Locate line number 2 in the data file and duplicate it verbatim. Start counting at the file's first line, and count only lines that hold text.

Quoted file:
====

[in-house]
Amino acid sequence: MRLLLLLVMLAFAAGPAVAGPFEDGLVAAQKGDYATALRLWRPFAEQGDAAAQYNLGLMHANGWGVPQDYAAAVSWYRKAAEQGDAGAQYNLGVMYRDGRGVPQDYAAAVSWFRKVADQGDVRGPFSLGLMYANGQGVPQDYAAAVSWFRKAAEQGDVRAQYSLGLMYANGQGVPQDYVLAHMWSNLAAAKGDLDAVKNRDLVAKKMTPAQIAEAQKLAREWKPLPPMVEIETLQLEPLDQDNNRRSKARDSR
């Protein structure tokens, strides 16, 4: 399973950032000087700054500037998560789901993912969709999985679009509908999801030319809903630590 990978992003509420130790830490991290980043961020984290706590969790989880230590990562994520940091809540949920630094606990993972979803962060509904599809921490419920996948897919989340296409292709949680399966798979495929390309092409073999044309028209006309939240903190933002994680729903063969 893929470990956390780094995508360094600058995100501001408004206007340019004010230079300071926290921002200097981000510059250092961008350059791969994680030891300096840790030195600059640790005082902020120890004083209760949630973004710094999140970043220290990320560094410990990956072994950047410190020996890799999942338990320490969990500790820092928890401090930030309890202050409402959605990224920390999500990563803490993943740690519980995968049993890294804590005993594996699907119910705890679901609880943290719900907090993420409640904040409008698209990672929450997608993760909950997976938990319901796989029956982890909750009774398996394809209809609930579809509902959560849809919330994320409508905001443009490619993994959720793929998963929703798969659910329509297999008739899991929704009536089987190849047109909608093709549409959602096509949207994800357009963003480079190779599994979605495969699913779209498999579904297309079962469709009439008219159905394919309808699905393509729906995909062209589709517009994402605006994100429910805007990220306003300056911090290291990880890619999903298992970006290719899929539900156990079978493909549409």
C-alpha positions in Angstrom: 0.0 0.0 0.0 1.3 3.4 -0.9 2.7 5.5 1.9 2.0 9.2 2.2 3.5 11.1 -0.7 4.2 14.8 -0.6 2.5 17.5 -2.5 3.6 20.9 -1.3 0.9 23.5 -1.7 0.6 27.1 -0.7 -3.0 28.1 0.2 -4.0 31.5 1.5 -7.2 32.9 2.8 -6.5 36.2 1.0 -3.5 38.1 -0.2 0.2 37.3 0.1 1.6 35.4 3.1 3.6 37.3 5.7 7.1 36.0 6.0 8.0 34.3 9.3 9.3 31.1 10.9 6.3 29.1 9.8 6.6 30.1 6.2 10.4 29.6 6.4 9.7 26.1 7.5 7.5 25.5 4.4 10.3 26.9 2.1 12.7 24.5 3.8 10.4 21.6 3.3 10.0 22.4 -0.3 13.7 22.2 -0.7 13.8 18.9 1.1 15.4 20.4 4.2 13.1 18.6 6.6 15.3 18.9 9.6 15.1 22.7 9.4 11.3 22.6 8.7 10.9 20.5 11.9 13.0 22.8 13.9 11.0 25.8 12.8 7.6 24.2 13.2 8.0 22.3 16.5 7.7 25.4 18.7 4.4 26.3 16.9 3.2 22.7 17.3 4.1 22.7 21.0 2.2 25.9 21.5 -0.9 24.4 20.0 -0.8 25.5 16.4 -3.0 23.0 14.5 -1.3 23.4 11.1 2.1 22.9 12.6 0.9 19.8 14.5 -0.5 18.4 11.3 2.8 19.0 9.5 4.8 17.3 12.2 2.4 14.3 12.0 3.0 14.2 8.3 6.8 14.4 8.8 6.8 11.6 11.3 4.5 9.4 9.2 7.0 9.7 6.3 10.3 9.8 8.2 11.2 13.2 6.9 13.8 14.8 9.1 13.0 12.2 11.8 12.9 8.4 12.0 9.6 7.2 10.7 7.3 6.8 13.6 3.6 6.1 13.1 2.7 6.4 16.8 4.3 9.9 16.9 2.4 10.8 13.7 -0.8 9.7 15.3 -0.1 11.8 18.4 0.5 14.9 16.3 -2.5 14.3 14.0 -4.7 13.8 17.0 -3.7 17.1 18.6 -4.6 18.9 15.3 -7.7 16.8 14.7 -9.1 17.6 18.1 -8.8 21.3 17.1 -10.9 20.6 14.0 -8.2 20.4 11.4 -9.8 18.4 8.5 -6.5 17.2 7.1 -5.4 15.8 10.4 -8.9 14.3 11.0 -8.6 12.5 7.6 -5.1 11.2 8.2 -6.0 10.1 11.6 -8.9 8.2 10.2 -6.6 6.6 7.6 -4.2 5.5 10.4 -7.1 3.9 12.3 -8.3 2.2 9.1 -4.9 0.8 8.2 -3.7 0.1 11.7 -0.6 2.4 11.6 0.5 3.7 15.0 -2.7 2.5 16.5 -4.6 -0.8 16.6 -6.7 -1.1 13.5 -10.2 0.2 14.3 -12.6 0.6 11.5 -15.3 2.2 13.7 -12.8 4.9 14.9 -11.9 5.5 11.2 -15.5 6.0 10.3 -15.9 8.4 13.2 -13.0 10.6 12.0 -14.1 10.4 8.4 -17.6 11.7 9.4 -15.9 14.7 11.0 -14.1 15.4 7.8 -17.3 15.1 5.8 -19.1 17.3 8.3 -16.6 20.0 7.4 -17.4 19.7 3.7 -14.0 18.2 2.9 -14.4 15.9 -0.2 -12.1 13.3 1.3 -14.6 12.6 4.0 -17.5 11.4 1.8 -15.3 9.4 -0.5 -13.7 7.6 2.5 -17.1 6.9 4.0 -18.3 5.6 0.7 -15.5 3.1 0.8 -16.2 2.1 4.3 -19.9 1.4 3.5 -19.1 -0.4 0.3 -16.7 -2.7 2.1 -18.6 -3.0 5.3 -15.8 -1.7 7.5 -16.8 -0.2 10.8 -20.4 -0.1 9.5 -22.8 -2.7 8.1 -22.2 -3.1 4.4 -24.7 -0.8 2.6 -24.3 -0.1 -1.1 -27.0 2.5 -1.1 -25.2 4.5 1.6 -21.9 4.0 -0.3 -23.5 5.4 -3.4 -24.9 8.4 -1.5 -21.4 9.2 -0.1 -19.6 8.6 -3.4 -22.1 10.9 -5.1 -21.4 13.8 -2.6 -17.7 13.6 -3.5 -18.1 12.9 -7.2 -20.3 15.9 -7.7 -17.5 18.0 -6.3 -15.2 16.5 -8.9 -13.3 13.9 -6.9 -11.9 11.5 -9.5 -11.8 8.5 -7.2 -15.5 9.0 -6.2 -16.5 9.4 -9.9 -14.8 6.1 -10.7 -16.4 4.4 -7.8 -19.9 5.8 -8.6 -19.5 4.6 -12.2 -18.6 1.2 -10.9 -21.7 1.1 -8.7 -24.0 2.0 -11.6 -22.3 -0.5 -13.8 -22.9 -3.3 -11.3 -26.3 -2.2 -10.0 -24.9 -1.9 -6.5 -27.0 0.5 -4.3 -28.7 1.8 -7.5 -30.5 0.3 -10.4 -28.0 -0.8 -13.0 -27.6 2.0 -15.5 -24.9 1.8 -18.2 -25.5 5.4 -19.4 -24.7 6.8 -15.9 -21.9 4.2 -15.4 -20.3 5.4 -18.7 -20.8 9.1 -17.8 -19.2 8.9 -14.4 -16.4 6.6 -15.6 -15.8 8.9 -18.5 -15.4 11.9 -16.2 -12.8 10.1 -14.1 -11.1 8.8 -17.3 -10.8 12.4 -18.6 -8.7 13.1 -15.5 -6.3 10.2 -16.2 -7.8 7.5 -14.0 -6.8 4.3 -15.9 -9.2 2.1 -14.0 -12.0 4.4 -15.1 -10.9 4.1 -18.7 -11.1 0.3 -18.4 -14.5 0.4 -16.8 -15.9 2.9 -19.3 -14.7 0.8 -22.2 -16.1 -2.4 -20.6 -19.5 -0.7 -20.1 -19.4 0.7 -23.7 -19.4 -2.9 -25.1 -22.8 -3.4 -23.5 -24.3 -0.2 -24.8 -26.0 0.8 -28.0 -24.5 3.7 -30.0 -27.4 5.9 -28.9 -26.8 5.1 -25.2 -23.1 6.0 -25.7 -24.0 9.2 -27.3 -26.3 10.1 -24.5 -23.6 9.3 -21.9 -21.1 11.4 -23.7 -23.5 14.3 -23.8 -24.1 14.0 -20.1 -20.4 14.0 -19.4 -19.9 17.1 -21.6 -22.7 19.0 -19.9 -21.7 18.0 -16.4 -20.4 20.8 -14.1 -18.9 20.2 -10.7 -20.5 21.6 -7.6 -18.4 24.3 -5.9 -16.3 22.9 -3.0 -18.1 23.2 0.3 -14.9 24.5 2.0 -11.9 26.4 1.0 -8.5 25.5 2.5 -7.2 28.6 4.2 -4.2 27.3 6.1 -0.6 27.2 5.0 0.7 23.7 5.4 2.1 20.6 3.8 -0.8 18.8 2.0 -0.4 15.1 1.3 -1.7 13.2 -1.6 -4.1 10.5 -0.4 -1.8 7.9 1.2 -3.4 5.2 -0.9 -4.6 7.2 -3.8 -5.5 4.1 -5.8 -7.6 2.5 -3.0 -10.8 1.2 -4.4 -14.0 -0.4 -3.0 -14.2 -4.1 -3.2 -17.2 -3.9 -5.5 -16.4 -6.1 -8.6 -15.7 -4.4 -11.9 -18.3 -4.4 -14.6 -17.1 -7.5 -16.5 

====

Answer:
Amino acid sequence: MRLLLLLVMLAFAAGPAVAGPFEDGLVAAQKGDYATALRLWRPFAEQGDAAAQYNLGLMHANGWGVPQDYAAAVSWYRKAAEQGDAGAQYNLGVMYRDGRGVPQDYAAAVSWFRKVADQGDVRGPFSLGLMYANGQGVPQDYAAAVSWFRKAAEQGDVRAQYSLGLMYANGQGVPQDYVLAHMWSNLAAAKGDLDAVKNRDLVAKKMTPAQIAEAQKLAREWKPLPPMVEIETLQLEPLDQDNNRRSKARDSR